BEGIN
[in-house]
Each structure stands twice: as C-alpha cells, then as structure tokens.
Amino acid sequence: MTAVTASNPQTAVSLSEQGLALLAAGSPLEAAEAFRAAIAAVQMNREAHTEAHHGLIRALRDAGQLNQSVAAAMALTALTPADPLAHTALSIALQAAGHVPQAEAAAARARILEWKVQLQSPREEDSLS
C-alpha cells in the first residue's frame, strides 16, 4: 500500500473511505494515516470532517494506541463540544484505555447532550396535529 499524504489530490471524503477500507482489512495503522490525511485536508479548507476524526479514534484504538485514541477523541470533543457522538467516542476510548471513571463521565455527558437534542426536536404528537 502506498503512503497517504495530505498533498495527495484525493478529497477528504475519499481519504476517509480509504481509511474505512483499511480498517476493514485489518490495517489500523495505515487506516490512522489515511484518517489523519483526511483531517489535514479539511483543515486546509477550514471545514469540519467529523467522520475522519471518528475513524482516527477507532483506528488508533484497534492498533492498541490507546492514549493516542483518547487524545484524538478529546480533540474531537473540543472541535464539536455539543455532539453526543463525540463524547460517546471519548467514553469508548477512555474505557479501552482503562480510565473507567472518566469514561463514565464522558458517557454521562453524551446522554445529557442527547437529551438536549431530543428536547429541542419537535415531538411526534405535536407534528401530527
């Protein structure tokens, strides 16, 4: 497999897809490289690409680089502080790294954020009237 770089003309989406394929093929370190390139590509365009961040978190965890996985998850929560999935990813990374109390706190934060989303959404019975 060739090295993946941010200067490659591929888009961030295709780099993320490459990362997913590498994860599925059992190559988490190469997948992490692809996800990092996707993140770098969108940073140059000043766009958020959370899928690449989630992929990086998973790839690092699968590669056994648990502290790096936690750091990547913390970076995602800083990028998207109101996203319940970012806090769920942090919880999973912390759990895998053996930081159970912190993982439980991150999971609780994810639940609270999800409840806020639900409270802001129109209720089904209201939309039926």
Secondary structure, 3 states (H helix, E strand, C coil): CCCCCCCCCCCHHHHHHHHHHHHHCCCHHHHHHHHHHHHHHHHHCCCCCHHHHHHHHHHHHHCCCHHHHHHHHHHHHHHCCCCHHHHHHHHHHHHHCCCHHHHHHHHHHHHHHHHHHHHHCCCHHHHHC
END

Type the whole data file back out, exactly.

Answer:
[in-house]
Each structure stands twice: as C-alpha cells, then as structure tokens.
Amino acid sequence: MTAVTASNPQTAVSLSEQGLALLAAGSPLEAAEAFRAAIAAVQMNREAHTEAHHGLIRALRDAGQLNQSVAAAMALTALTPADPLAHTALSIALQAAGHVPQAEAAAARARILEWKVQLQSPREEDSLS
C-alpha cells in the first residue's frame, strides 16, 4: 500500500473511505494515516470532517494506541463540544484505555447532550396535529 499524504489530490471524503477500507482489512495503522490525511485536508479548507476524526479514534484504538485514541477523541470533543457522538467516542476510548471513571463521565455527558437534542426536536404528537 502506498503512503497517504495530505498533498495527495484525493478529497477528504475519499481519504476517509480509504481509511474505512483499511480498517476493514485489518490495517489500523495505515487506516490512522489515511484518517489523519483526511483531517489535514479539511483543515486546509477550514471545514469540519467529523467522520475522519471518528475513524482516527477507532483506528488508533484497534492498533492498541490507546492514549493516542483518547487524545484524538478529546480533540474531537473540543472541535464539536455539543455532539453526543463525540463524547460517546471519548467514553469508548477512555474505557479501552482503562480510565473507567472518566469514561463514565464522558458517557454521562453524551446522554445529557442527547437529551438536549431530543428536547429541542419537535415531538411526534405535536407534528401530527
């Protein structure tokens, strides 16, 4: 497999897809490289690409680089502080790294954020009237 770089003309989406394929093929370190390139590509365009961040978190965890996985998850929560999935990813990374109390706190934060989303959404019975 060739090295993946941010200067490659591929888009961030295709780099993320490459990362997913590498994860599925059992190559988490190469997948992490692809996800990092996707993140770098969108940073140059000043766009958020959370899928690449989630992929990086998973790839690092699968590669056994648990502290790096936690750091990547913390970076995602800083990028998207109101996203319940970012806090769920942090919880999973912390759990895998053996930081159970912190993982439980991150999971609780994810639940609270999800409840806020639900409270802001129109209720089904209201939309039926």
Secondary structure, 3 states (H helix, E strand, C coil): CCCCCCCCCCCHHHHHHHHHHHHHCCCHHHHHHHHHHHHHHHHHCCCCCHHHHHHHHHHHHHCCCHHHHHHHHHHHHHHCCCCHHHHHHHHHHHHHCCCHHHHHHHHHHHHHHHHHHHHHCCCHHHHHC